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Michael Scott

Michael Scott

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Michael Scott majored in International Business at San Francisco State University and University of Economics, Prague. He is now working as a news editor for…

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The American Dream Is Drowning In Debt

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Life is good, but it’s being lived on credit and reality will eventually have to dig in.

Nationally, U.S. interest payments on debt could quadruple in a decade to over $1 trillion per year, according to CNN, as tax cuts and record spending contradict each other. That means it will take $7 trillion over the next decade just to service this massive debt.

That’s the macro picture. The micro picture is a mirror image: Individual Americans are drowning in debt, too.

According to a 2017 State of Credit report from Experian the average American debt picture looked like this by the end of last year:

(Click to enlarge)

Source: Experian

“Higher average credit scores and higher debt offer reasons for both optimism and caution heading into 2018,” wrote Experian.

“A decade since the Great Recession crashed into the American economy our relationship with debt, credit and the future is… well, it’s complicated.”

Credit scores may be rising, unemployment may be at a historic low, and the economy may have recovered from the 2008 financial crisis, but wages are as flat as can be and home ownership is lower than at any point since the 1960s, according to Experian.

Against this backdrop, consumer borrowing (not accounting for housing) is on the rise, registering an 8.8-percent jump in November last year to $3.83 trillion. In January, consumer credit rose 4.5 percent, according to the Federal Reserve.

But even with all this borrowing, home ownership is becoming disconnected with the American dream. And the overriding sentiment is that soaring student debt is in large part responsible for dragging this aspect of the American dream down.

Student debt is currently weighing down some 44 million Americans to the tune of over $1.48 trillion. It overshadows credit card debt by $620 billion. And it’s getting bigger and bigger. The average student loan borrower owes in excess of $30,000, while one-fifth owe more than $100,000.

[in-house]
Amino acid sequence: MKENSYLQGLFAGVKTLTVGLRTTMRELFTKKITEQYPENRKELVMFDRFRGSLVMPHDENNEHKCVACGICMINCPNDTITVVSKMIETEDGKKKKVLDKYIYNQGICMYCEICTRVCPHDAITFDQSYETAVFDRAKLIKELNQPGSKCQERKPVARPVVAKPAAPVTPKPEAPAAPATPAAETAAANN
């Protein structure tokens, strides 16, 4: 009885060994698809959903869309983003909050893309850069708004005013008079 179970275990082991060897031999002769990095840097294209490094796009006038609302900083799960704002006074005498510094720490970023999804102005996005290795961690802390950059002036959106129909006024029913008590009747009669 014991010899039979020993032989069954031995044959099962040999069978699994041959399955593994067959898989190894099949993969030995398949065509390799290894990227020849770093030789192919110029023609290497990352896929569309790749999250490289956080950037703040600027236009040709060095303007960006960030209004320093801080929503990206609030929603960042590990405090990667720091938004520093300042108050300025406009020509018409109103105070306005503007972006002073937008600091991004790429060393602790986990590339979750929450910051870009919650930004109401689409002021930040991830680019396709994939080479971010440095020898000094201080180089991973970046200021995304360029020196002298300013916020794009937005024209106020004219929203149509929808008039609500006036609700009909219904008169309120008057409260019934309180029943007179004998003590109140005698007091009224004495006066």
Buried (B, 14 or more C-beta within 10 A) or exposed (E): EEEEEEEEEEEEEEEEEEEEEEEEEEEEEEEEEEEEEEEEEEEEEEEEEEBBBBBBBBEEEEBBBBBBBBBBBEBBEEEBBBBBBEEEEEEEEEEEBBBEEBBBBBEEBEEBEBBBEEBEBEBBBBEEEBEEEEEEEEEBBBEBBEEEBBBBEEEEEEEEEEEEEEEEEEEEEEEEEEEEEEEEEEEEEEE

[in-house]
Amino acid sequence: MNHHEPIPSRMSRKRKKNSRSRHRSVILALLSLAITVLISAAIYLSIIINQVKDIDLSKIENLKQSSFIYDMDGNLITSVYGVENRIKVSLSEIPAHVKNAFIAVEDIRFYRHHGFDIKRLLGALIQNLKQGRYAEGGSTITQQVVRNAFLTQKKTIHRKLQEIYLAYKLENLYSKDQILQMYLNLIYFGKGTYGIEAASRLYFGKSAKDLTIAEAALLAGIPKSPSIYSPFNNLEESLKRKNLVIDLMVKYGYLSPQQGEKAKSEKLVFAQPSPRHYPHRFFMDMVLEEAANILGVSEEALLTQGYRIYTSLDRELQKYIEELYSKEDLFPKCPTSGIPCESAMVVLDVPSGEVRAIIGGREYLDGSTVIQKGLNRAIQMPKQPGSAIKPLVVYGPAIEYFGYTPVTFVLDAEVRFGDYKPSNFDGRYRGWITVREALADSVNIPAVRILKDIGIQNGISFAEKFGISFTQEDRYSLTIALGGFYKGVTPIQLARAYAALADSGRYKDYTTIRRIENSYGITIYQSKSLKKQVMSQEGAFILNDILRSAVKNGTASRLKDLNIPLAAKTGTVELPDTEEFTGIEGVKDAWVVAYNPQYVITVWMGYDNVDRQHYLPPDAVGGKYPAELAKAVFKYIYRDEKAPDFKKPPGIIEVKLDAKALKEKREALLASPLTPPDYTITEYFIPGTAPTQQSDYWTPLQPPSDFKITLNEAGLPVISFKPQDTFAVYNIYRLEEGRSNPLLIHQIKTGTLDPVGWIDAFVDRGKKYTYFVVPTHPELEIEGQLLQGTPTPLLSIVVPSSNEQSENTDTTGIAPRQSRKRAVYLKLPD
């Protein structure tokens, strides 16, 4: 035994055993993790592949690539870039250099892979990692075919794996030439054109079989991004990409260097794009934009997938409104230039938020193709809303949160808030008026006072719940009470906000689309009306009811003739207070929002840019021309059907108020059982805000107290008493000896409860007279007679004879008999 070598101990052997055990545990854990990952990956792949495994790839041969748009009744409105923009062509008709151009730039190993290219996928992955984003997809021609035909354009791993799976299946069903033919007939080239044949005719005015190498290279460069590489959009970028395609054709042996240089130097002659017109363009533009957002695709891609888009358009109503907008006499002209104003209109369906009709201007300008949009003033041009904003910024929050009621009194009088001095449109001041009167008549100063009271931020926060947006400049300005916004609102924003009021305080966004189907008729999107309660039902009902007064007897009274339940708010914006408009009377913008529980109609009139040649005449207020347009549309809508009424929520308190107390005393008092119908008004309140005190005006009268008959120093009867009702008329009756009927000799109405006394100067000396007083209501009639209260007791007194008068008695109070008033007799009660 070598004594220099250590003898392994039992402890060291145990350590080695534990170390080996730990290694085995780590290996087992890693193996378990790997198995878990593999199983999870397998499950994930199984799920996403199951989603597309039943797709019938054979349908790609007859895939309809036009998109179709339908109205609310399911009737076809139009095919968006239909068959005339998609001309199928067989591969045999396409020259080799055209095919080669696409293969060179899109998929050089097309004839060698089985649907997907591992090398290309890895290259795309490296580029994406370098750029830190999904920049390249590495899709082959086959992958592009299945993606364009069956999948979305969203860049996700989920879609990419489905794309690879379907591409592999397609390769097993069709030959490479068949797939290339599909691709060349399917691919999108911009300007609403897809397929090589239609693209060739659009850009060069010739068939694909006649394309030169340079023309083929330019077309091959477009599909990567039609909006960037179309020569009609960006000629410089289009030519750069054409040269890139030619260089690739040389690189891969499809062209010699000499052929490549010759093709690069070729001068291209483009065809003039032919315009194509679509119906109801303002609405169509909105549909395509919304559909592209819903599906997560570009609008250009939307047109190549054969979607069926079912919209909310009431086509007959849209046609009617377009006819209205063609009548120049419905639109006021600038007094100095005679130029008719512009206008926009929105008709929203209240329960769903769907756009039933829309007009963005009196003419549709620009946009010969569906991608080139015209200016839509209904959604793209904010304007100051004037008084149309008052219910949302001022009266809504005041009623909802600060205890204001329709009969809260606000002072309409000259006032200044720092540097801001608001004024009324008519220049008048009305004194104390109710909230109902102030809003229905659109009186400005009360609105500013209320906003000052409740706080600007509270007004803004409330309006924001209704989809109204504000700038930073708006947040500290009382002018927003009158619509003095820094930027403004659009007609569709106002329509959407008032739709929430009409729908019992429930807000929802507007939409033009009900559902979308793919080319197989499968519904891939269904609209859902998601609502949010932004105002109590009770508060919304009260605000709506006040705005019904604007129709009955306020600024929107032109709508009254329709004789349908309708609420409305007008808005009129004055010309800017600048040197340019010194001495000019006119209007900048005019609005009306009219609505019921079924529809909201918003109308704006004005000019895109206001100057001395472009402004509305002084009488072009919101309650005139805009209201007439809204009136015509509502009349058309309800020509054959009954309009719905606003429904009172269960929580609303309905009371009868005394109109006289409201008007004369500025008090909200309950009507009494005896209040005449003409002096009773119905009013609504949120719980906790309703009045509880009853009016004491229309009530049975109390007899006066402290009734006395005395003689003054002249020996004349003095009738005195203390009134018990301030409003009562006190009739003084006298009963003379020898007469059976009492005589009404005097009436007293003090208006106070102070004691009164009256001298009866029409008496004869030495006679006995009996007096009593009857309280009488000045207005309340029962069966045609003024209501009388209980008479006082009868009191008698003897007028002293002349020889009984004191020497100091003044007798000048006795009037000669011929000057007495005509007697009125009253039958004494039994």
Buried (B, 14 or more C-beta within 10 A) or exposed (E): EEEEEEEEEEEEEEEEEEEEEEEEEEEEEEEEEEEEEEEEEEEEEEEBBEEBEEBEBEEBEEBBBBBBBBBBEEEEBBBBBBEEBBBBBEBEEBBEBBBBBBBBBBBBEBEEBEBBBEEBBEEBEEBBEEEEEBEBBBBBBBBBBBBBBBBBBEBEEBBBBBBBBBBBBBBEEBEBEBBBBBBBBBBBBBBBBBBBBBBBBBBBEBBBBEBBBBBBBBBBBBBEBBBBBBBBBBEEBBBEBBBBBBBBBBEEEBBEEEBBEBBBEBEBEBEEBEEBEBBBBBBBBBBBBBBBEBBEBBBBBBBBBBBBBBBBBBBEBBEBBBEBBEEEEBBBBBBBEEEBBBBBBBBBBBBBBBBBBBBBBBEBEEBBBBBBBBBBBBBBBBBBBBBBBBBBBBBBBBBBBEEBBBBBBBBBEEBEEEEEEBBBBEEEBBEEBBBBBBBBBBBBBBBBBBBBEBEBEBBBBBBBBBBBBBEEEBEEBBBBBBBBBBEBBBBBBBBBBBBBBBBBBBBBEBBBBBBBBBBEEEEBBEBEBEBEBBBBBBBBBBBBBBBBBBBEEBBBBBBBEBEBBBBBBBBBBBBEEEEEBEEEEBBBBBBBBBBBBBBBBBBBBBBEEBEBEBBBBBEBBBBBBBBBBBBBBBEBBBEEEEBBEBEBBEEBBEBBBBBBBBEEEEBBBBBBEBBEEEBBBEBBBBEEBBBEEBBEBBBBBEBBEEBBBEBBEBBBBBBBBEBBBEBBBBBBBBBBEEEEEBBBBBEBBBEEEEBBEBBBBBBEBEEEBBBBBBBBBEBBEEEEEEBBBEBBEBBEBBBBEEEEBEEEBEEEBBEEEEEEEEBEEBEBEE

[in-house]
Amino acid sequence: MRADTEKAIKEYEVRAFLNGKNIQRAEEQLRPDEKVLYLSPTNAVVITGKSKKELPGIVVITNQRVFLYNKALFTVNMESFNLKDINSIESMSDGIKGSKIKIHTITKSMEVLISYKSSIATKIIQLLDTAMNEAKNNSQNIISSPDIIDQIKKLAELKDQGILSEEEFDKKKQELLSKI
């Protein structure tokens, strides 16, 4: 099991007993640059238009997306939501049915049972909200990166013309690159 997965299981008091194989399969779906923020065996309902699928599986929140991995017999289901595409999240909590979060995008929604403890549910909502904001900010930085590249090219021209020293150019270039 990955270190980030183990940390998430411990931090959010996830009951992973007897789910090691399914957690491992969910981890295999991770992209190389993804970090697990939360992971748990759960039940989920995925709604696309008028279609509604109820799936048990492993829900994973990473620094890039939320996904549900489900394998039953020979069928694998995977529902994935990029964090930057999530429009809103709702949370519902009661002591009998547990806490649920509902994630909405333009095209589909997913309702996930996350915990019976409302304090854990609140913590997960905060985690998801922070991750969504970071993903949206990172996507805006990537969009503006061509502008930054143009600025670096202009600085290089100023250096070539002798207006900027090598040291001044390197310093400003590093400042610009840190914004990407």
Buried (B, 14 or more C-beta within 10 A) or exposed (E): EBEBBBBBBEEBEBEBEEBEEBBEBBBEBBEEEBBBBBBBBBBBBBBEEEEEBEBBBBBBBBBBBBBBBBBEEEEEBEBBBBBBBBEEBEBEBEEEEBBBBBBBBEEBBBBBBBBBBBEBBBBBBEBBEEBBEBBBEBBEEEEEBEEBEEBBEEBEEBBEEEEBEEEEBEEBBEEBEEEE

(Click to enlarge)

Source: Student Loan Debt and Housing Report

But non-housing debt is also steadily rising:

(Click to enlarge)

Source: Investopedia

In the meantime, the American dream of owning a home is vanishing, with more than 80 percent of people ages 22 to 35 blaming student loans for their inability to get a mortgage because lenders are denying them based on an unfavorable debt-to-income ratio.

Related: Warren Buffett Secures $125B In Real Estate Deals

"Student loan debt holders do want to own a home, that's part of their American dream," CNBC quoted Jessica Lautz, managing director of survey research at the National Association of Realtors, as saying. "It's just really hard to get there right now."

The American Dream is an expensive one, and so is the propensity to further it along by credit.

But it’s far from an individual problem.

Businesses are drowning, as well. The total debt of non-financial corporations at a percentage of GDP has reach 73.3 percent—that’s a new record, according to the Economist.

And the debt problem is a national challenge.

“We're addicted to debt,” Marc Goldwein, senior policy director at Committee for a Responsible Federal Budget, told reporters earlier this year, blaming both political parties.

Borrowing as a share of GDP has spiked for the first time during a non-recession since Ronald Reagan needed to fund the Cold War. Again, the American Dream may be hijacked by a revival of a global chill that has Washington eyeing a major military buildup, and on the home front, we’re drowning out students in debt and chipping away at their ability to effectively lead our future.  

By Michael Scott for Safehaven.com

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